Gaining financial independence Jul 01, 2013, 8:20 am By Heidi Carmack Pfaffroth

Guest post by Richard Gray

With Independence Day coming up, many are thinking about the “American Dream” and financial independence. Although many think of their personal finances, if you’re a business owner you’re probably thinking about your company. You may be wondering how to help your business become financially stable and independent or how to keep it that way in an ever-changing market. I have tips for you, regardless of which camp you fall into.

If you want to gain financial independence for your business, you first need to assess the situation, then make changes. Is the business using debt properly? Are business plans up to date? Do the daily tasks of associates match up to the yearly goals? Use the steps outlined below as a guide.

Take a look at your financial information. You should have three years’ worth of balance sheets, income statements, financial statements and tax returns, ratio analysis with appropriate comments, personal financial statement, pro-forma income statements, pro-forma balance sheet, cash budget and comprehensive cash-flow analysis. Once you have this collected, the important question is: do you know where your money is going and how to optimize it? If, sometime, you want to grow your business with a loan, you’ll need this same information.

Deal with default. If you are experiencing or may potentially experience loan default by missing regular payments, there are three critical steps you should take:

1. Talk to your lender. The worst thing you can do is keep your lender in the dark. Inform him or her of your situation and see if you can negotiate the terms of your loan contract. Some loan terms up for discussion could include changing the terms of payment (such as paying less per month but for a longer period of time with a higher interest rate), late-payment forgiveness with a promise that future payments will be on time or refinancing at a lower interest rate.

2. Make a plan. A key factor in helping your lender determine his or her willingness to work with you is a recovery plan that should be generated by you. This written plan should include a situational analysis of the current state of your business, as well as an outline for how you plan to improve operations in order to come current on any outstanding loan payments. This proves to your lender that you are serious about holding up your end of the bargain. It also gives the lender something tangible to provide to loan committee in order to advocate for you.

3. Cut costs. One of the most common elements of a recovery plan includes detailing how you will cut costs. Is it time to move to a smaller office, liquidate inventory or restructure? Reducing expenses is never easy, but is necessary to increase cash flow that can be redirected toward debt repayment.

Prepare or update a business plan. Do you have a plan for your business’ success? Create or update your company’s business plan, being sure to include the company’s goals and financial projections. You should also include the following elements outlined by the U.S. Small Business Administration (SBA):

• Begin with a statement of purpose. You should be able to explain your business in 25 words or less.

• Illustrate how your business will work and why it will be successful. List the owners.

• Describe the company’s products or services, the customers, the market and the competition. List the managers and their credentials.

• Supply three years of projected financial statements. Include income, loss and cash-flow projections.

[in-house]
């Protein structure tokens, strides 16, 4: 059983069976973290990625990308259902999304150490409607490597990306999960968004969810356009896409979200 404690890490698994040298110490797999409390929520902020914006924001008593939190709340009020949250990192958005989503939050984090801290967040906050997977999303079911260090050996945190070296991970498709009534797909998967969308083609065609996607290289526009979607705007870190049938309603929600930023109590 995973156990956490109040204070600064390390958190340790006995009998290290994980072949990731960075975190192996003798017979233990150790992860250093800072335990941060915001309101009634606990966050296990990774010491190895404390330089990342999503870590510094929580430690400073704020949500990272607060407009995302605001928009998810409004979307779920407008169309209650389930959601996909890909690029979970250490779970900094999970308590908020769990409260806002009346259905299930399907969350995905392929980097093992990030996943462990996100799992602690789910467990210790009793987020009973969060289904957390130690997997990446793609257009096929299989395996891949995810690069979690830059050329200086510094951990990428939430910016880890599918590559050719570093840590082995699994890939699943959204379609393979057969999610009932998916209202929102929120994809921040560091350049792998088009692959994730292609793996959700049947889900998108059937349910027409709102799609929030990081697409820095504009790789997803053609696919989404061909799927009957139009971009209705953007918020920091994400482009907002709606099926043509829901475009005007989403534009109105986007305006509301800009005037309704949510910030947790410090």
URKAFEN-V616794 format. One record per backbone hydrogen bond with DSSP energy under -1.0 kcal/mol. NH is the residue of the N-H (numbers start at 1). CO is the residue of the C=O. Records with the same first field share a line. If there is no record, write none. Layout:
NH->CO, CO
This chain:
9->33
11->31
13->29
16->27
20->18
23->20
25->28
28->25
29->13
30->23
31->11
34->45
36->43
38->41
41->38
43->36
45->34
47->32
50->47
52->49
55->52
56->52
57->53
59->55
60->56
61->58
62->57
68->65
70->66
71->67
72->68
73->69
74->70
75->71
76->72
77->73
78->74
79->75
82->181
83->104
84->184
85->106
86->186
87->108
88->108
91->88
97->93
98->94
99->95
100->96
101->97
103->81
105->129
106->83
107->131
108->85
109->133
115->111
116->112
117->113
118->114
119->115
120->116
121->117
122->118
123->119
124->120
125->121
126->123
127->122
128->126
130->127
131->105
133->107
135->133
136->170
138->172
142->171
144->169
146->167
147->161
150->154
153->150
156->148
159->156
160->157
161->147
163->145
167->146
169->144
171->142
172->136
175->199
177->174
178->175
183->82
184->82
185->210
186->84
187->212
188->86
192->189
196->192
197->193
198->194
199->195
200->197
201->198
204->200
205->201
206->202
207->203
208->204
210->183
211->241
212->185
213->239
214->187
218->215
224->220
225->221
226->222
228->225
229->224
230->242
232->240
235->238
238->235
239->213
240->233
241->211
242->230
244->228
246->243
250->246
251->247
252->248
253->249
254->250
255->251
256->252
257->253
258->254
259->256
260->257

• Provide supporting documents, such as references from creditors and potential clients and suppliers, and evidence of insurance.

Make changes. Take the steps you outlined in your business plan. If you are doing tasks that don’t fit into the plan, adjust.

After you go through these steps to gain financial independence for your business, it’s important to put measures in place to keep your company on the right track to profitability. If this is where your business is at, consider the following steps:

Create or update your budget. Figure out where you can cut spending by keeping a list of expenditures, including small overhead costs, like office supplies. You may be surprised at how small purchases add up. Figure out where you’re spending the most and make sure it fits with your company goals and values.

Get organized. Put all your financial documents in a central location. This may be an electronic or paper file. Organized paperwork helps keep you aware, on track and in control.

Build a reserve. Companies that last through recessions are the ones who think long-term when they consider growth. When rates are low—or just starting to head back up, like our current market conditions—it may be a good time for your company to spend some of the reserves saved for growth.

Buy your building. A few months ago I talked about how buying your office space can help you put away equity for yourself. There are different types of financing available, and talking to lender is a good step.

Financial independence is important for any business to stay in business. If you want your business to grow and hit those goals you’ve made, financial independence is the key.

Richard Gray is senior vice president of commercial lending and SBA lending at Bank of American Fork, Utah’s community bank leader, an Equal Housing Lender and Member FDIC. Richard also manages the bank’s Murray branch, and he has assisted local small businesses in obtaining SBA funding for more than 25 years. He serves on the board of directors for nonprofit Kostopolus Dream Foundation and was the chairman for nonprofit Utah Microenterprise Loan Fund, Salt Lake City.

This article first appeared in The Enterprise.

This entry was posted in Business, Debt, Economy, Savings, Security, Wealth Management and tagged . Bookmark the permalink.


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